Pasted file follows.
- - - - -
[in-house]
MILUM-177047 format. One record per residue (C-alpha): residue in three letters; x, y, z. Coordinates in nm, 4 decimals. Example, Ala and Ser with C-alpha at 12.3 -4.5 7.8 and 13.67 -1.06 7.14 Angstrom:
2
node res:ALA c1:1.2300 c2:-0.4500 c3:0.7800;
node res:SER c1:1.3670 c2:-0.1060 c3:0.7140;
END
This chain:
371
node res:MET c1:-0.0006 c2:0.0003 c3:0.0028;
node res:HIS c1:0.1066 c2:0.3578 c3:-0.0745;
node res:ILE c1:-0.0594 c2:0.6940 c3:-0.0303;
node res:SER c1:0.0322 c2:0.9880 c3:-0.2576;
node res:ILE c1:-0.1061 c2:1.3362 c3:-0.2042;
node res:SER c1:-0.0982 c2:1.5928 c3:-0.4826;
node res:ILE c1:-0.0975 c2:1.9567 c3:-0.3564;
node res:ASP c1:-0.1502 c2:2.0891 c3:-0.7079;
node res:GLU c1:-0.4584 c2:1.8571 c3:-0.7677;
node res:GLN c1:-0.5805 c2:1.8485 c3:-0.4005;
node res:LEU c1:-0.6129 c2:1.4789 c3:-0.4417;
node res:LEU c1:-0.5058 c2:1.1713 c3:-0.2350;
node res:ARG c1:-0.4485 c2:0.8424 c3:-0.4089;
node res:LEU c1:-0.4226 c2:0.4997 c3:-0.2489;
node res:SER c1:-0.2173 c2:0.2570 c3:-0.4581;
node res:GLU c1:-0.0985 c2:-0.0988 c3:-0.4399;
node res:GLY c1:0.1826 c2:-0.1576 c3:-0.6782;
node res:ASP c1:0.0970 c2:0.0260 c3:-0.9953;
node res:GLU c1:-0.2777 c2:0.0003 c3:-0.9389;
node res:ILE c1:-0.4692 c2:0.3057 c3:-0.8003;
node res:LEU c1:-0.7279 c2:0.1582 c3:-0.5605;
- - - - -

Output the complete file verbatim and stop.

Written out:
[in-house]
MILUM-177047 format. One record per residue (C-alpha): residue in three letters; x, y, z. Coordinates in nm, 4 decimals. Example, Ala and Ser with C-alpha at 12.3 -4.5 7.8 and 13.67 -1.06 7.14 Angstrom:
2
node res:ALA c1:1.2300 c2:-0.4500 c3:0.7800;
node res:SER c1:1.3670 c2:-0.1060 c3:0.7140;
END
This chain:
371
node res:MET c1:-0.0006 c2:0.0003 c3:0.0028;
node res:HIS c1:0.1066 c2:0.3578 c3:-0.0745;
node res:ILE c1:-0.0594 c2:0.6940 c3:-0.0303;
node res:SER c1:0.0322 c2:0.9880 c3:-0.2576;
node res:ILE c1:-0.1061 c2:1.3362 c3:-0.2042;
node res:SER c1:-0.0982 c2:1.5928 c3:-0.4826;
node res:ILE c1:-0.0975 c2:1.9567 c3:-0.3564;
node res:ASP c1:-0.1502 c2:2.0891 c3:-0.7079;
node res:GLU c1:-0.4584 c2:1.8571 c3:-0.7677;
node res:GLN c1:-0.5805 c2:1.8485 c3:-0.4005;
node res:LEU c1:-0.6129 c2:1.4789 c3:-0.4417;
node res:LEU c1:-0.5058 c2:1.1713 c3:-0.2350;
node res:ARG c1:-0.4485 c2:0.8424 c3:-0.4089;
node res:LEU c1:-0.4226 c2:0.4997 c3:-0.2489;
node res:SER c1:-0.2173 c2:0.2570 c3:-0.4581;
node res:GLU c1:-0.0985 c2:-0.0988 c3:-0.4399;
node res:GLY c1:0.1826 c2:-0.1576 c3:-0.6782;
node res:ASP c1:0.0970 c2:0.0260 c3:-0.9953;
node res:GLU c1:-0.2777 c2:0.0003 c3:-0.9389;
node res:ILE c1:-0.4692 c2:0.3057 c3:-0.8003;
node res:LEU c1:-0.7279 c2:0.1582 c3:-0.5605;